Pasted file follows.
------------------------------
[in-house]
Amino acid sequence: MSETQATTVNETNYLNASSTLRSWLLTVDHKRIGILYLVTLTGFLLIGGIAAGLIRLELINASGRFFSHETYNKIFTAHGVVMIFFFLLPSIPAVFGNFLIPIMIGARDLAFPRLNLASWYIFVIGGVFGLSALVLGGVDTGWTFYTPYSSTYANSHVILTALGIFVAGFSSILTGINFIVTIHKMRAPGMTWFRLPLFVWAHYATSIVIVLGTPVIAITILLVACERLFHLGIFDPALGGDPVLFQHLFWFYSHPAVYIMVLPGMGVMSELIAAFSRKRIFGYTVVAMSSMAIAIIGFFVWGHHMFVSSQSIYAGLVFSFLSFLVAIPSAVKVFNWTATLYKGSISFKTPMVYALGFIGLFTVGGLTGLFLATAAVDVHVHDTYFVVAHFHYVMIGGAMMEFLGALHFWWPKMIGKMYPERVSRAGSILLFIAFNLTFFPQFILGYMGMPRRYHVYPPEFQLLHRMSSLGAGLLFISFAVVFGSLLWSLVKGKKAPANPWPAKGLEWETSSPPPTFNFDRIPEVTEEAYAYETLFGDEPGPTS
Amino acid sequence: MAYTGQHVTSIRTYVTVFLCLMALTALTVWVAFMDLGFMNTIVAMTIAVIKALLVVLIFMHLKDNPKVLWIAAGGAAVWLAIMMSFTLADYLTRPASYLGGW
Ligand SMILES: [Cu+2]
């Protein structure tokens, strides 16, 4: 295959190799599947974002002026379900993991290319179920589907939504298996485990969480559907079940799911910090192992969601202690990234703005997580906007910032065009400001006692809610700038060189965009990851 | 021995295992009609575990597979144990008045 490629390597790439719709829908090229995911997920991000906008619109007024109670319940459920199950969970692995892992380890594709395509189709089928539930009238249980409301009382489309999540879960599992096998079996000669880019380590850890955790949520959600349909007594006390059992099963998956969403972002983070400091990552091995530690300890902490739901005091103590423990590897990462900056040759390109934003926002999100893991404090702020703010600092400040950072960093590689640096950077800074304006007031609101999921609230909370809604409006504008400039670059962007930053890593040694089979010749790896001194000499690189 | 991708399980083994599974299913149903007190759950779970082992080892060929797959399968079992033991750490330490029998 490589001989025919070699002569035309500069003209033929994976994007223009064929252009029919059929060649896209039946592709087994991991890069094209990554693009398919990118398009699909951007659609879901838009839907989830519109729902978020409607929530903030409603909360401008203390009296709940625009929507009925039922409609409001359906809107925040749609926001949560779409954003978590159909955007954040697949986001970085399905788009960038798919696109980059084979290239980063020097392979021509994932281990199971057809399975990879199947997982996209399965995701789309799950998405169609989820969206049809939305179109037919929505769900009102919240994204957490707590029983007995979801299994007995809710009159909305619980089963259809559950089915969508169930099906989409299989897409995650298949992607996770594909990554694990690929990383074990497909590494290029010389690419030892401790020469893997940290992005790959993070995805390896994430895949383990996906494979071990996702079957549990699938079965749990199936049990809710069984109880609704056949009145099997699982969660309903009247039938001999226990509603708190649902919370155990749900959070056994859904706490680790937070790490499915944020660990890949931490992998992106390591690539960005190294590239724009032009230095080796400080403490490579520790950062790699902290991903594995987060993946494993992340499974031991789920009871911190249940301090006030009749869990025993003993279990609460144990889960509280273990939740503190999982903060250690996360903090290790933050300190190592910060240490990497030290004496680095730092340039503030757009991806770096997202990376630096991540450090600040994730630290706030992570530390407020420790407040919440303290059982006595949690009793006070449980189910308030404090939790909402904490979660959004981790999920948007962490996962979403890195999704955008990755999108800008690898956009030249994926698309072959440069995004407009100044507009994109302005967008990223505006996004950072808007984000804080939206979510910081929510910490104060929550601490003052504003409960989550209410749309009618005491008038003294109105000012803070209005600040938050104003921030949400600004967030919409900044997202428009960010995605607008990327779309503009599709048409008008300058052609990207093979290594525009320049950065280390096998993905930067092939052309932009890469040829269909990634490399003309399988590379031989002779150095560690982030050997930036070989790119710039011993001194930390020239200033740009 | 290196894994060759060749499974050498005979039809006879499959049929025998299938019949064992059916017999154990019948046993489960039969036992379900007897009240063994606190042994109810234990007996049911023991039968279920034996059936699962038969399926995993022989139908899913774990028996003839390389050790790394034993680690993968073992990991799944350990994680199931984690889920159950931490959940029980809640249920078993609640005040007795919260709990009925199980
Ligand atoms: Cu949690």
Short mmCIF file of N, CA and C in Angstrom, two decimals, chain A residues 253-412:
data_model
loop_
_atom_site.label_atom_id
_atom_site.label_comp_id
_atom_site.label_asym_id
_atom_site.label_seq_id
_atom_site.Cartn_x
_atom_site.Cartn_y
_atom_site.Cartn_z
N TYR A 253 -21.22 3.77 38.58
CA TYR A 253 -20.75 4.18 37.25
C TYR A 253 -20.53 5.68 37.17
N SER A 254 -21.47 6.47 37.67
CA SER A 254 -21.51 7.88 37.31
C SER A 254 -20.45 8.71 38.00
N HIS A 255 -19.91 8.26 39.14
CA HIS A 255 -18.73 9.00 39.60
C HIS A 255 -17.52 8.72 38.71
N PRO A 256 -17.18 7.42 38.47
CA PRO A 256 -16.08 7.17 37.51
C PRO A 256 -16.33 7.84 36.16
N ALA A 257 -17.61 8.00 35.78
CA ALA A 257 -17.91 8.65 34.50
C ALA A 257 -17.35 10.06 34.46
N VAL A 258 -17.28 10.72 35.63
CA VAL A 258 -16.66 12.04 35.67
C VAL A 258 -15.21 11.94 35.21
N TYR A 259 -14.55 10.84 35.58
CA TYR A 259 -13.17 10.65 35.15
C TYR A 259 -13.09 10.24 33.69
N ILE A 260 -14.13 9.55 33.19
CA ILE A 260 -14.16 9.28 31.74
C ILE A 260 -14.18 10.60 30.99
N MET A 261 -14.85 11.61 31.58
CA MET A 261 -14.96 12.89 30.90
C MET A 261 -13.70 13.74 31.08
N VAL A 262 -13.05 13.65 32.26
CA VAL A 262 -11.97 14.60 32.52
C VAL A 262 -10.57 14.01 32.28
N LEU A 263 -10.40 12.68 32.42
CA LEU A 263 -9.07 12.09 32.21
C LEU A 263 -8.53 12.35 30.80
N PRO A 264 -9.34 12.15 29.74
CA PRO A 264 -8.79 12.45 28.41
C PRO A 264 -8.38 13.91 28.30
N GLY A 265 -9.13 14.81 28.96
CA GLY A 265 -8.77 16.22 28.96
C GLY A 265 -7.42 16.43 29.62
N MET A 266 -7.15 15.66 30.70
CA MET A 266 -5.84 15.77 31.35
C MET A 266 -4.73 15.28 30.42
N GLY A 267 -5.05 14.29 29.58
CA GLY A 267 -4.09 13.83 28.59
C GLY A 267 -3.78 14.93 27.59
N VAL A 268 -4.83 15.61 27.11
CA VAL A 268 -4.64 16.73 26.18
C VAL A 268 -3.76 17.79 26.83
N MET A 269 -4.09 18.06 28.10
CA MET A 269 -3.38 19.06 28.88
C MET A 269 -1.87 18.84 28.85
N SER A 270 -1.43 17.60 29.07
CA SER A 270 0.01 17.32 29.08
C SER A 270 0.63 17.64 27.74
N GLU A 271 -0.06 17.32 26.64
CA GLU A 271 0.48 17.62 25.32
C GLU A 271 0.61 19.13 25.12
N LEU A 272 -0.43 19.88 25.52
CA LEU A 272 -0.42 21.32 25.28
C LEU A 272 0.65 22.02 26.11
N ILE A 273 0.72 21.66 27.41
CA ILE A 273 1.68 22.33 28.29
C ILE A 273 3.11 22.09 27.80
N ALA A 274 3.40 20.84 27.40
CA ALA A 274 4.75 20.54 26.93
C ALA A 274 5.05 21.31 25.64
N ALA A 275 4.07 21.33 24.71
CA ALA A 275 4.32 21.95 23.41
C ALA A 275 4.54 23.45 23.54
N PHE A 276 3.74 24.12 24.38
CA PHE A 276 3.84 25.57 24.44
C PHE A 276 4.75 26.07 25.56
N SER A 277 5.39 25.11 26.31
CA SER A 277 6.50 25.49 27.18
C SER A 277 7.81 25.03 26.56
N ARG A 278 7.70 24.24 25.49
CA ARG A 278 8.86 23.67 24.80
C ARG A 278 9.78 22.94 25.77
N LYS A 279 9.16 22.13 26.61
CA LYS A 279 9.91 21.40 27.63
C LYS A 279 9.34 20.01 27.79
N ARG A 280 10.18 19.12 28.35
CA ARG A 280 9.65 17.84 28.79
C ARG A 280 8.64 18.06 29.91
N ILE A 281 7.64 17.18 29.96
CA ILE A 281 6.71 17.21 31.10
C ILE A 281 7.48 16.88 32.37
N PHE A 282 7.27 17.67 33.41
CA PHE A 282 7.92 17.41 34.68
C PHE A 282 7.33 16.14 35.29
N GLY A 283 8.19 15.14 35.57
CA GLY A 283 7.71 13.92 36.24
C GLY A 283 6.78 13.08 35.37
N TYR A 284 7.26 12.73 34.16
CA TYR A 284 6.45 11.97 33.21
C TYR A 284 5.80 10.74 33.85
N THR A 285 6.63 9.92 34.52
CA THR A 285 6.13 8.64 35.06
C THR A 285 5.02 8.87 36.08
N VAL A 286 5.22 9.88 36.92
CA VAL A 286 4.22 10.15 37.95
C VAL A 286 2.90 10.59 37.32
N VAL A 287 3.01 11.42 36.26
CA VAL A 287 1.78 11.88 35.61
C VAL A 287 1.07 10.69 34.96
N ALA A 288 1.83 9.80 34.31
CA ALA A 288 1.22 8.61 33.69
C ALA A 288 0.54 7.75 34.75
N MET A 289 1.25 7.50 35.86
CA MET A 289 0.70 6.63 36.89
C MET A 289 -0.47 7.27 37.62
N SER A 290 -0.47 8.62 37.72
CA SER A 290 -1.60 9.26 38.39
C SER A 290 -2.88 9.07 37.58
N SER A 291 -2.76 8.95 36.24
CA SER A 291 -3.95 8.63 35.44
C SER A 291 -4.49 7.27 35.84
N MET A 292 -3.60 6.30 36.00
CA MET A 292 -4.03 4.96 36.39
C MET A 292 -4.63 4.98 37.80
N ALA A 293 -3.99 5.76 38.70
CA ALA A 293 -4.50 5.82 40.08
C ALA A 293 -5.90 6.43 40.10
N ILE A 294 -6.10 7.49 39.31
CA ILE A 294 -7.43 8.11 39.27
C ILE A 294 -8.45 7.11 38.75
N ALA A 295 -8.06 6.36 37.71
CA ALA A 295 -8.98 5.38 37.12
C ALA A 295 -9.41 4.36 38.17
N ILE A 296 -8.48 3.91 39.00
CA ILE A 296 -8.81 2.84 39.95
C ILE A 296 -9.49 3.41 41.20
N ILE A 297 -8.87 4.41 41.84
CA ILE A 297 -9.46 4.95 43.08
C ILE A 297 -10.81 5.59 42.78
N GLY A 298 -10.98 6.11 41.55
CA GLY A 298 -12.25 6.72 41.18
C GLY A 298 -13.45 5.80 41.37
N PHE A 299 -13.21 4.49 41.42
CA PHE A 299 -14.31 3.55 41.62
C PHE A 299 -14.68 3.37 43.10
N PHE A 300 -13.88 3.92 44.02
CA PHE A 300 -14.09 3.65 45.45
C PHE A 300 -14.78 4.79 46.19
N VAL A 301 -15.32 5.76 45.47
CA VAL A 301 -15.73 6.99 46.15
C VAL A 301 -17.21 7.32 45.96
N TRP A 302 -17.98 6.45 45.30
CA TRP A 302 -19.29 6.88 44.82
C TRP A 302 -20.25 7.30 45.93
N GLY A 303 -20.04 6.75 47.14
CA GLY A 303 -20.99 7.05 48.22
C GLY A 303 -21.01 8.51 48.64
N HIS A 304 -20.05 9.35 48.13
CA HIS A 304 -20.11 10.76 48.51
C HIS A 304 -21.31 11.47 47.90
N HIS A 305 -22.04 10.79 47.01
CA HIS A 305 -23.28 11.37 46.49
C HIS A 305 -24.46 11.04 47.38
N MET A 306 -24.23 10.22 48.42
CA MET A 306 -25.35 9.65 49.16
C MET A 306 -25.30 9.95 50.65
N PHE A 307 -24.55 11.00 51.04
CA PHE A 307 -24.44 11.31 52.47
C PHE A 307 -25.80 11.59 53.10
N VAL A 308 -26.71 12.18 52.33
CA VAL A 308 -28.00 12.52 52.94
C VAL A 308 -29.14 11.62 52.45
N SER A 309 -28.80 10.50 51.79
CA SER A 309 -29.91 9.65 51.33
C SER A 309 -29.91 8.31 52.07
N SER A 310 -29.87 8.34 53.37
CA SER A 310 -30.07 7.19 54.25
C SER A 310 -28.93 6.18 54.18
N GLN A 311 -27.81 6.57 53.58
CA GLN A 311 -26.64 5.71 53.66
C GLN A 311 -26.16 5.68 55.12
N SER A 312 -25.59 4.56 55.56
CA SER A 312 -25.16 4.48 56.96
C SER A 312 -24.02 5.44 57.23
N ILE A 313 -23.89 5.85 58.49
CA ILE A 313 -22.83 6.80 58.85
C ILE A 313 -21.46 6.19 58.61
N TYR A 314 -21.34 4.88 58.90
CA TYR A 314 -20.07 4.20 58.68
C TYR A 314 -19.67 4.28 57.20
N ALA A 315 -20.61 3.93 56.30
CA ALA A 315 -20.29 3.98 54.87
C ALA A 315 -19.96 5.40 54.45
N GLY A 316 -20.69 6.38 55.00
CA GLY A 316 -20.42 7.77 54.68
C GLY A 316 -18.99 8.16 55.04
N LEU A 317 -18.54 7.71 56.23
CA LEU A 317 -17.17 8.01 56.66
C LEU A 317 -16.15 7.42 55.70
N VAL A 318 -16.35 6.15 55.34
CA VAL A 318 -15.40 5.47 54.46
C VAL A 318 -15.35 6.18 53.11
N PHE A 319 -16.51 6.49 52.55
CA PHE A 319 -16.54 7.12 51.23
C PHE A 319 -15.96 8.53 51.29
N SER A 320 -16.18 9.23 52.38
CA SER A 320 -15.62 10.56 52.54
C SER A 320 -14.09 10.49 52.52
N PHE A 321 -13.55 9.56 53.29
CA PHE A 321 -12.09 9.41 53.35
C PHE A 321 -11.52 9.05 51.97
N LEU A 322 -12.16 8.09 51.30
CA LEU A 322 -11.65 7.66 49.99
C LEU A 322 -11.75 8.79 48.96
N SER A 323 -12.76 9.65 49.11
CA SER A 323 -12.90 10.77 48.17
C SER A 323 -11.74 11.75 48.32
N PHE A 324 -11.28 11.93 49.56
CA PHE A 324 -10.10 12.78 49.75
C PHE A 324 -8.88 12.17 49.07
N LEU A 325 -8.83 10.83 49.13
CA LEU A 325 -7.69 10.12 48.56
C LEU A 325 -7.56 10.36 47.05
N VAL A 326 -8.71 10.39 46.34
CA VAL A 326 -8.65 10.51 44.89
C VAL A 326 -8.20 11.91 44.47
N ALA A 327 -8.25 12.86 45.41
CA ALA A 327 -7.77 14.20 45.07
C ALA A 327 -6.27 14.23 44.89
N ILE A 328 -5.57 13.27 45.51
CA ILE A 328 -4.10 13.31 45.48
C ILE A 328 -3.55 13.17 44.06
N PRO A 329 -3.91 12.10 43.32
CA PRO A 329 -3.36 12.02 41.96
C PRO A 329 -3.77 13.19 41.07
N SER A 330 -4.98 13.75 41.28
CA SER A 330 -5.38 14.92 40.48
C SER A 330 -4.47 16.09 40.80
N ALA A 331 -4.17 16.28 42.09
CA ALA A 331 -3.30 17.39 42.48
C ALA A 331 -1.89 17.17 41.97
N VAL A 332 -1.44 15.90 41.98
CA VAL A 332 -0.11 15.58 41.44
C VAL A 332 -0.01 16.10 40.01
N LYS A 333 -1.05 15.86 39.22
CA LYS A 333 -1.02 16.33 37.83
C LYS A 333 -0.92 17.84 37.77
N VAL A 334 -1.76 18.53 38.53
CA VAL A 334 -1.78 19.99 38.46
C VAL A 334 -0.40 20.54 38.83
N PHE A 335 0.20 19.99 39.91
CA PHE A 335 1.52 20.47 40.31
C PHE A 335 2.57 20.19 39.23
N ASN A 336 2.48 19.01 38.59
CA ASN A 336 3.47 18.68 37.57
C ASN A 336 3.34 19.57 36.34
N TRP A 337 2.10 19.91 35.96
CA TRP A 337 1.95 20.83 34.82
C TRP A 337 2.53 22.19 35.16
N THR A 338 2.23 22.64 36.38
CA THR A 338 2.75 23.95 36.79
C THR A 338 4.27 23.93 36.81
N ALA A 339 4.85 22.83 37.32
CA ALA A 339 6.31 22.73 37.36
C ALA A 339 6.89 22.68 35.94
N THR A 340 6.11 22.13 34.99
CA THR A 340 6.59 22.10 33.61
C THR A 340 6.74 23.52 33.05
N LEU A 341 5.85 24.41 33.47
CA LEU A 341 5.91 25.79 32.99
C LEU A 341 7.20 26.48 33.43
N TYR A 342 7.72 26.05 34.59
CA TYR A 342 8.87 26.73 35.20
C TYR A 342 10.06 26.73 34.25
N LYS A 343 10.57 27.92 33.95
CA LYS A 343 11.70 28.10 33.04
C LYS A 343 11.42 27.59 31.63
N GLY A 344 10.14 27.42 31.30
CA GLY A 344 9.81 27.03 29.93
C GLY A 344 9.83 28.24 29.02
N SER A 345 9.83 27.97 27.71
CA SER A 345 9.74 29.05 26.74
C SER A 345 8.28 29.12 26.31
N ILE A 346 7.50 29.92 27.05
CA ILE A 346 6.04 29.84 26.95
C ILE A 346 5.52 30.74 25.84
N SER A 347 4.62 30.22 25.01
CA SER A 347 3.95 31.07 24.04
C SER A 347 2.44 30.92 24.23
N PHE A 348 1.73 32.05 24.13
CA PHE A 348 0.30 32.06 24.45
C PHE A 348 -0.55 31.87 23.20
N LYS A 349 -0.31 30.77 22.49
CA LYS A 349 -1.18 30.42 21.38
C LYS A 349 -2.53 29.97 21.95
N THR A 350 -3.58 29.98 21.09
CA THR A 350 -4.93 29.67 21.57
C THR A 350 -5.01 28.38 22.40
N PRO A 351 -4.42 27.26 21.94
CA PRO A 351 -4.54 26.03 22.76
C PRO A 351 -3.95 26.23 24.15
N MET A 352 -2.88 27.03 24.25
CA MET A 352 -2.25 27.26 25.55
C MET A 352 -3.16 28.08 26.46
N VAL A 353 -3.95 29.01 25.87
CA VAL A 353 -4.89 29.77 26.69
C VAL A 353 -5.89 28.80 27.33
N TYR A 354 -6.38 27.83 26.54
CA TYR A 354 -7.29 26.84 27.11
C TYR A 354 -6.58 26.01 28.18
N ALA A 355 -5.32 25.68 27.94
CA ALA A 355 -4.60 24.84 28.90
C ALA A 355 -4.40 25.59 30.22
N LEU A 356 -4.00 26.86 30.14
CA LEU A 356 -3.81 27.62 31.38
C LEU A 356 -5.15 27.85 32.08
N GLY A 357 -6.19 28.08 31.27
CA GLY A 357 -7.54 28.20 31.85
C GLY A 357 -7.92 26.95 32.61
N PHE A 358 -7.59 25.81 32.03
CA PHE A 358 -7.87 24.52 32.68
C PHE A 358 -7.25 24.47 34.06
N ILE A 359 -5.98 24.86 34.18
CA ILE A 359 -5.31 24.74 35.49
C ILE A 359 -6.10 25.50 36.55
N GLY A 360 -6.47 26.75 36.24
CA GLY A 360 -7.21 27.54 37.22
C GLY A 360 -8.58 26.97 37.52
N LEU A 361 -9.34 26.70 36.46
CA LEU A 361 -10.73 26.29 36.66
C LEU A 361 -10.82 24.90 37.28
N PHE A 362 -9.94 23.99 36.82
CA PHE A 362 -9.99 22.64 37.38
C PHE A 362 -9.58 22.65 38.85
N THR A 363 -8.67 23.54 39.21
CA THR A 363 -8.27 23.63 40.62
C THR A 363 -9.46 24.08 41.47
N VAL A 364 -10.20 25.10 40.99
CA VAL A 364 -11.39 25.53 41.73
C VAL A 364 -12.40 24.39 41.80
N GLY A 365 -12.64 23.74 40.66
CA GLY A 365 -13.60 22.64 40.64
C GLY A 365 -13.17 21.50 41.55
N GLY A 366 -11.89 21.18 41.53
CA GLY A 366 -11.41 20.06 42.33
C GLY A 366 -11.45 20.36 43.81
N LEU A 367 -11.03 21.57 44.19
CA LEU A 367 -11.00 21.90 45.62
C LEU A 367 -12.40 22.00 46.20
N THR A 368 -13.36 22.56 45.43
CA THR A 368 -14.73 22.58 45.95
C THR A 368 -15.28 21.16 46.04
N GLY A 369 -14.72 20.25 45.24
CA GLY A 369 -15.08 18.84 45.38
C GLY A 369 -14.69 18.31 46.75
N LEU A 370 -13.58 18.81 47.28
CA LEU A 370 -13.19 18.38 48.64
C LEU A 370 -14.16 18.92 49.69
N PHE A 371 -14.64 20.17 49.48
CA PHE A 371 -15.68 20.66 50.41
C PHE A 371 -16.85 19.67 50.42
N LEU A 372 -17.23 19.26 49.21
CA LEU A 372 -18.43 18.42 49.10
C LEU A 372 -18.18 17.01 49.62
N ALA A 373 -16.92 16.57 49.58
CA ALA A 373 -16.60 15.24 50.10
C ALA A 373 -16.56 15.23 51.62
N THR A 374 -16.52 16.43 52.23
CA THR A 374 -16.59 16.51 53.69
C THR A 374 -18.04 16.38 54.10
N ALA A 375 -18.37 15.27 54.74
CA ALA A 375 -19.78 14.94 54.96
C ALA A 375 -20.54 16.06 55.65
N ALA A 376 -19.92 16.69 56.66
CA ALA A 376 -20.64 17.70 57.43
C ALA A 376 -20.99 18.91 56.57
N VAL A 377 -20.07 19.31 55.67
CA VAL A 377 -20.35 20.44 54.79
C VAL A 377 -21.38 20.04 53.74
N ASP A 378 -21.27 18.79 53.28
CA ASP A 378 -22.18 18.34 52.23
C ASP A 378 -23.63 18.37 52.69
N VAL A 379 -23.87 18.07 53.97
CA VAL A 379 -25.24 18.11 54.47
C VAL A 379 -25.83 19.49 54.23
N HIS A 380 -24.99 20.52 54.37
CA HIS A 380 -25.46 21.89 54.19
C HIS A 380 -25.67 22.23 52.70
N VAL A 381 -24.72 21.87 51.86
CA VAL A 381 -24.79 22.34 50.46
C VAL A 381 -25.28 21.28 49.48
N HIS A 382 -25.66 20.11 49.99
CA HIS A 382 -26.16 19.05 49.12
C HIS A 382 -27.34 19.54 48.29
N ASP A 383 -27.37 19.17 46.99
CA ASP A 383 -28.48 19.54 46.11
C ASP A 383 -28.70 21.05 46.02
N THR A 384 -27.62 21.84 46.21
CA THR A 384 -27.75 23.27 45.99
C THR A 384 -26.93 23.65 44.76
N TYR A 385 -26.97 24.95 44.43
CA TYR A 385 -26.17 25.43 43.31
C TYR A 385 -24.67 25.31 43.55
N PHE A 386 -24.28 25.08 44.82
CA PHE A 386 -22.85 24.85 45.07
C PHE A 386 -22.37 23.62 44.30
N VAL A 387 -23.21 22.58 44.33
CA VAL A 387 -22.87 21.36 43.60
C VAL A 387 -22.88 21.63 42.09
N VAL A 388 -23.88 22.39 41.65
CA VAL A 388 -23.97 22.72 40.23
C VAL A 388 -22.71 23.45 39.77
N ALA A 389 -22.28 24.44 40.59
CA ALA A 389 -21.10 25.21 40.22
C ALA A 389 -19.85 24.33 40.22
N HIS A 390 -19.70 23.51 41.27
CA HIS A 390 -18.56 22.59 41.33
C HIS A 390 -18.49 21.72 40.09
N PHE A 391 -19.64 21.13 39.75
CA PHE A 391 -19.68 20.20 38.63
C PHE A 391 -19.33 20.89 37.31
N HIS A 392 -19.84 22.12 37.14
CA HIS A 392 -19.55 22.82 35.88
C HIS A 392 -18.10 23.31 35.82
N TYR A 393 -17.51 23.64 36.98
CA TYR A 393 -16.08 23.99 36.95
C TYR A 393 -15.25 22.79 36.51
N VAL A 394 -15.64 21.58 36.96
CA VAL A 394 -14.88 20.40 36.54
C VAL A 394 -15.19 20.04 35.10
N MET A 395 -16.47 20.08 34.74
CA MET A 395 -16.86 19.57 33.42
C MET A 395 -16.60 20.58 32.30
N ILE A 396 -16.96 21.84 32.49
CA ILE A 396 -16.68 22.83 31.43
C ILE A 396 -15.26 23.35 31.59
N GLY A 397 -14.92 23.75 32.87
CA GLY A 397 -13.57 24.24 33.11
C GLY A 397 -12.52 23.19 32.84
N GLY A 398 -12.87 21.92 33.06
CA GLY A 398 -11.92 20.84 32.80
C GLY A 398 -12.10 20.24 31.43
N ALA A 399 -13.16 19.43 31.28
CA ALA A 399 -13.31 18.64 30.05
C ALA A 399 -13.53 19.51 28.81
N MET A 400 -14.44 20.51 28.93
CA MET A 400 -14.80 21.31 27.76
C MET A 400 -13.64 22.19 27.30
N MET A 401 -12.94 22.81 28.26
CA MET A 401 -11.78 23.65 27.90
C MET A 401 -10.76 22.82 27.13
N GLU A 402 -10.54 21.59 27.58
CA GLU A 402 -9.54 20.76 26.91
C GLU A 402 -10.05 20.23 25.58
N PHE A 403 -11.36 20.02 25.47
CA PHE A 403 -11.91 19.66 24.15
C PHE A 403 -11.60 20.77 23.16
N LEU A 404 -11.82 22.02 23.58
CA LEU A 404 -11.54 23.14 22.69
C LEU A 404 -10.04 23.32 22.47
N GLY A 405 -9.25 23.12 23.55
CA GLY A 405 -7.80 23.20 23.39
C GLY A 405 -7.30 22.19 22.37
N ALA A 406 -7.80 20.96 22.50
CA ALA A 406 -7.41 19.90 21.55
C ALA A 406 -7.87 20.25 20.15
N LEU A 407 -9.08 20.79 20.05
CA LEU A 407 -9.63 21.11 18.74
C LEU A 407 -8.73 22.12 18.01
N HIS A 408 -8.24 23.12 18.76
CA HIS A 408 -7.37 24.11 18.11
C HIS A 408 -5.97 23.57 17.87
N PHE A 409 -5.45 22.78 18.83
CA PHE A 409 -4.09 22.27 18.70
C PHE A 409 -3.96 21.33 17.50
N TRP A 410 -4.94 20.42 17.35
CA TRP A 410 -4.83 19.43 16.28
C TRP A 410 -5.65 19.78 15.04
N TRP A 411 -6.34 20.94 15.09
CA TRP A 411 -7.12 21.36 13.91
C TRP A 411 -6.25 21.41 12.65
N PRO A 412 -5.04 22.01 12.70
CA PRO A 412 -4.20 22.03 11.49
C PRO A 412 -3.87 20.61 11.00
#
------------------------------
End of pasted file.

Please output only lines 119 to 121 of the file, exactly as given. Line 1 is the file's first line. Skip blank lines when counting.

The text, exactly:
N VAL A 287 3.01 11.42 36.26
CA VAL A 287 1.78 11.88 35.61
C VAL A 287 1.07 10.69 34.96